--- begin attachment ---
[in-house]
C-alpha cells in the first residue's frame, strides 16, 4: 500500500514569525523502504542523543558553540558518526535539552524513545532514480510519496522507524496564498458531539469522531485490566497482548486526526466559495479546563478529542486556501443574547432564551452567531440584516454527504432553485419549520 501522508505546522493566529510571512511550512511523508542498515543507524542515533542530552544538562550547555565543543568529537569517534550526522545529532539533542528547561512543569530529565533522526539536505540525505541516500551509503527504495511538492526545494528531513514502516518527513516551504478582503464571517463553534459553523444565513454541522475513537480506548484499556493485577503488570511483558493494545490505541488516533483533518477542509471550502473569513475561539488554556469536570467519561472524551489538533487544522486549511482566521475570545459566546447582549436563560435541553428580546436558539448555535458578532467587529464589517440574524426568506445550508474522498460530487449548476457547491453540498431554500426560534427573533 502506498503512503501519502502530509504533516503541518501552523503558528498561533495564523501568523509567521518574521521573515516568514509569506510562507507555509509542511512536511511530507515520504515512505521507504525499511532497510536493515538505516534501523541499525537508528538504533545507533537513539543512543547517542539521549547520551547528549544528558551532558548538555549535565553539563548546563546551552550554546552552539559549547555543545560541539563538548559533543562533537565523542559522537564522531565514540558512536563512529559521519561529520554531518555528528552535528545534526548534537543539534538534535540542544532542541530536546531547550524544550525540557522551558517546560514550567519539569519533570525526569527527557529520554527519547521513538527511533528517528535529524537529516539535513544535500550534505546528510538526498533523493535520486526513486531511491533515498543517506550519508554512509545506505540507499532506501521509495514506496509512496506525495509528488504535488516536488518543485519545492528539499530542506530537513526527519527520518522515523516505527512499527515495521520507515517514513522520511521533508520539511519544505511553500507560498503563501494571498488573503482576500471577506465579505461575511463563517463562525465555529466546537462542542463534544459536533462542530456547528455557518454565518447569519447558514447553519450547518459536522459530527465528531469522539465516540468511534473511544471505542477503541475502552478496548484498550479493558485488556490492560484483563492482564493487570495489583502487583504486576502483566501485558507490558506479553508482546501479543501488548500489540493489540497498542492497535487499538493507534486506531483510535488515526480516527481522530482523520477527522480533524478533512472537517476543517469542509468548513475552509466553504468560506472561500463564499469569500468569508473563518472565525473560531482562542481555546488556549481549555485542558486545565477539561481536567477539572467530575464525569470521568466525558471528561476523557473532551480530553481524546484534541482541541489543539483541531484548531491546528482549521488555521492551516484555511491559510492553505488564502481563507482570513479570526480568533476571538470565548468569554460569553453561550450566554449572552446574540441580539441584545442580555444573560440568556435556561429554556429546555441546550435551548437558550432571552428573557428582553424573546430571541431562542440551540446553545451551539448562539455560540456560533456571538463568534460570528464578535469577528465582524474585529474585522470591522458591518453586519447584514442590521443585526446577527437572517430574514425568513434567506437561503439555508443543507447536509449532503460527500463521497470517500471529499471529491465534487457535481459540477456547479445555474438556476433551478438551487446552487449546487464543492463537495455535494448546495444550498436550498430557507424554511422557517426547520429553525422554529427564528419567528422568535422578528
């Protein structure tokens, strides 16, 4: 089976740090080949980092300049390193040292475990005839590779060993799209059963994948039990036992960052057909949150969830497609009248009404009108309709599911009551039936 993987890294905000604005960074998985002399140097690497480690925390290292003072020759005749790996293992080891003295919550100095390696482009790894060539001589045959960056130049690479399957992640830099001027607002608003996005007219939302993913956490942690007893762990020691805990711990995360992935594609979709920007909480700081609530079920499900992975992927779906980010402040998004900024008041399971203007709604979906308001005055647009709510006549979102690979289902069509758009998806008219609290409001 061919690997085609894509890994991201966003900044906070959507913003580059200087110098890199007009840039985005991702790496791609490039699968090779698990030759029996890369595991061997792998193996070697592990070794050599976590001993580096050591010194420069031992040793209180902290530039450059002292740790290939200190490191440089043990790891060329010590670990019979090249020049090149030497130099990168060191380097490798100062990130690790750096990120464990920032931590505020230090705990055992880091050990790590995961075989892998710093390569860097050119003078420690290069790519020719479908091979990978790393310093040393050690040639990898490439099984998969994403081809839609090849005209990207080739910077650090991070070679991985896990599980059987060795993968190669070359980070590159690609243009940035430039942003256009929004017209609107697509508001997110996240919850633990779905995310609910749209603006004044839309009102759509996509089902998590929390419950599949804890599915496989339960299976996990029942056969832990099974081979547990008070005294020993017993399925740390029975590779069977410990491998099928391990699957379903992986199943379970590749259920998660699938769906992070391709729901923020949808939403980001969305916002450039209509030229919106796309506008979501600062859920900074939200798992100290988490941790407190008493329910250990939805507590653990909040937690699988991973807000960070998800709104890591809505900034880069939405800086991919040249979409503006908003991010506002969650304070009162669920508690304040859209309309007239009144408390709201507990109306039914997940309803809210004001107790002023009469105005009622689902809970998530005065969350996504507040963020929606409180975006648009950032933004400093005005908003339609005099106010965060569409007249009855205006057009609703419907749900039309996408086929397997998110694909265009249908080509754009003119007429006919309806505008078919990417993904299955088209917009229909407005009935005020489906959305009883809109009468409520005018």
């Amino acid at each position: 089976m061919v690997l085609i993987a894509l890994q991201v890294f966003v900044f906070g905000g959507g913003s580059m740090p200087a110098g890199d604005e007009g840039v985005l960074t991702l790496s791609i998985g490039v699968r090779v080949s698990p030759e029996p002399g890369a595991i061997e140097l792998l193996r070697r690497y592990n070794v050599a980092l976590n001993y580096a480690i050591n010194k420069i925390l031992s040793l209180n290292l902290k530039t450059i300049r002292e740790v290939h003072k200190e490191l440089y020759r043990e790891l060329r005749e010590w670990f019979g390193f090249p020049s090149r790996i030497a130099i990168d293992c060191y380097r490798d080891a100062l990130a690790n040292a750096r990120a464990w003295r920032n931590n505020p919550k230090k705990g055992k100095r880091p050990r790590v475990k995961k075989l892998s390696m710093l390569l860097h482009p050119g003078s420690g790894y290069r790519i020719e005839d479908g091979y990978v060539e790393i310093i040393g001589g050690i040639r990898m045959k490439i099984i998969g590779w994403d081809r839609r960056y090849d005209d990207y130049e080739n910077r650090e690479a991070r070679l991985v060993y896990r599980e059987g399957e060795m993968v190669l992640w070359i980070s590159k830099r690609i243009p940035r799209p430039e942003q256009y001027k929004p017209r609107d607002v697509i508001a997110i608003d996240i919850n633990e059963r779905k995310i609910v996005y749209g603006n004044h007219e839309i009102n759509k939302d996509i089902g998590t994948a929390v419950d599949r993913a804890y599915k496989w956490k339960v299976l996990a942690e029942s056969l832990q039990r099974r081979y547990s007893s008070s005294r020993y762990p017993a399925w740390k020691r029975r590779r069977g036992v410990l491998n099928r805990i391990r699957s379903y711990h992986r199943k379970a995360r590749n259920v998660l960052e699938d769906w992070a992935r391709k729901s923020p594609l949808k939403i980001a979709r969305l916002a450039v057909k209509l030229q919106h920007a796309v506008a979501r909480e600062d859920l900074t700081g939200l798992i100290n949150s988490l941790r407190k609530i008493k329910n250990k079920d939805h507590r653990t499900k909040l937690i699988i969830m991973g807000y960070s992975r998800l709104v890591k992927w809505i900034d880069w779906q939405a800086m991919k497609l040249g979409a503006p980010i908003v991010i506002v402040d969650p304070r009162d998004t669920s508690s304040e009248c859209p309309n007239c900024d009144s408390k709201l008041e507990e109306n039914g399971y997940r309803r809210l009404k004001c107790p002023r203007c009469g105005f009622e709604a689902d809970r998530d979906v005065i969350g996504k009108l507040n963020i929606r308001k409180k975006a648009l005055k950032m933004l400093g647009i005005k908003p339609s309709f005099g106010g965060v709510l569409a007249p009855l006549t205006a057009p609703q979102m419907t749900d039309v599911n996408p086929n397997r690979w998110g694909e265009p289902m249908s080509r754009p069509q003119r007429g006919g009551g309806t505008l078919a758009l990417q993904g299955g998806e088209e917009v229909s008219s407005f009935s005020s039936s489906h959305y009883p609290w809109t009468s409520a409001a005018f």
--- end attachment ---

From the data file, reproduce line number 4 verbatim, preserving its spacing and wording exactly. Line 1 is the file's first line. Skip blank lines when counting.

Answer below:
């Amino acid at each position: 089976m061919v690997l085609i993987a894509l890994q991201v890294f966003v900044f906070g905000g959507g913003s580059m740090p200087a110098g890199d604005e007009g840039v985005l960074t991702l790496s791609i998985g490039v699968r090779v080949s698990p030759e029996p002399g890369a595991i061997e140097l792998l193996r070697r690497y592990n070794v050599a980092l976590n001993y580096a480690i050591n010194k420069i925390l031992s040793l209180n290292l902290k530039t450059i300049r002292e740790v290939h003072k200190e490191l440089y020759r043990e790891l060329r005749e010590w670990f019979g390193f090249p020049s090149r790996i030497a130099i990168d293992c060191y380097r490798d080891a100062l990130a690790n040292a750096r990120a464990w003295r920032n931590n505020p919550k230090k705990g055992k100095r880091p050990r790590v475990k995961k075989l892998s390696m710093l390569l860097h482009p050119g003078s420690g790894y290069r790519i020719e005839d479908g091979y990978v060539e790393i310093i040393g001589g050690i040639r990898m045959k490439i099984i998969g590779w994403d081809r839609r960056y090849d005209d990207y130049e080739n910077r650090e690479a991070r070679l991985v060993y896990r599980e059987g399957e060795m993968v190669l992640w070359i980070s590159k830099r690609i243009p940035r799209p430039e942003q256009y001027k929004p017209r609107d607002v697509i508001a997110i608003d996240i919850n633990e059963r779905k995310i609910v996005y749209g603006n004044h007219e839309i009102n759509k939302d996509i089902g998590t994948a929390v419950d599949r993913a804890y599915k496989w956490k339960v299976l996990a942690e029942s056969l832990q039990r099974r081979y547990s007893s008070s005294r020993y762990p017993a399925w740390k020691r029975r590779r069977g036992v410990l491998n099928r805990i391990r699957s379903y711990h992986r199943k379970a995360r590749n259920v998660l960052e699938d769906w992070a992935r391709k729901s923020p594609l949808k939403i980001a979709r969305l916002a450039v057909k209509l030229q919106h920007a796309v506008a979501r909480e600062d859920l900074t700081g939200l798992i100290n949150s988490l941790r407190k609530i008493k329910n250990k079920d939805h507590r653990t499900k909040l937690i699988i969830m991973g807000y960070s992975r998800l709104v890591k992927w809505i900034d880069w779906q939405a800086m991919k497609l040249g979409a503006p980010i908003v991010i506002v402040d969650p304070r009162d998004t669920s508690s304040e009248c859209p309309n007239c900024d009144s408390k709201l008041e507990e109306n039914g399971y997940r309803r809210l009404k004001c107790p002023r203007c009469g105005f009622e709604a689902d809970r998530d979906v005065i969350g996504k009108l507040n963020i929606r308001k409180k975006a648009l005055k950032m933004l400093g647009i005005k908003p339609s309709f005099g106010g965060v709510l569409a007249p009855l006549t205006a057009p609703q979102m419907t749900d039309v599911n996408p086929n397997r690979w998110g694909e265009p289902m249908s080509r754009p069509q003119r007429g006919g009551g309806t505008l078919a758009l990417q993904g299955g998806e088209e917009v229909s008219s407005f009935s005020s039936s489906h959305y009883p609290w809109t009468s409520a409001a005018f």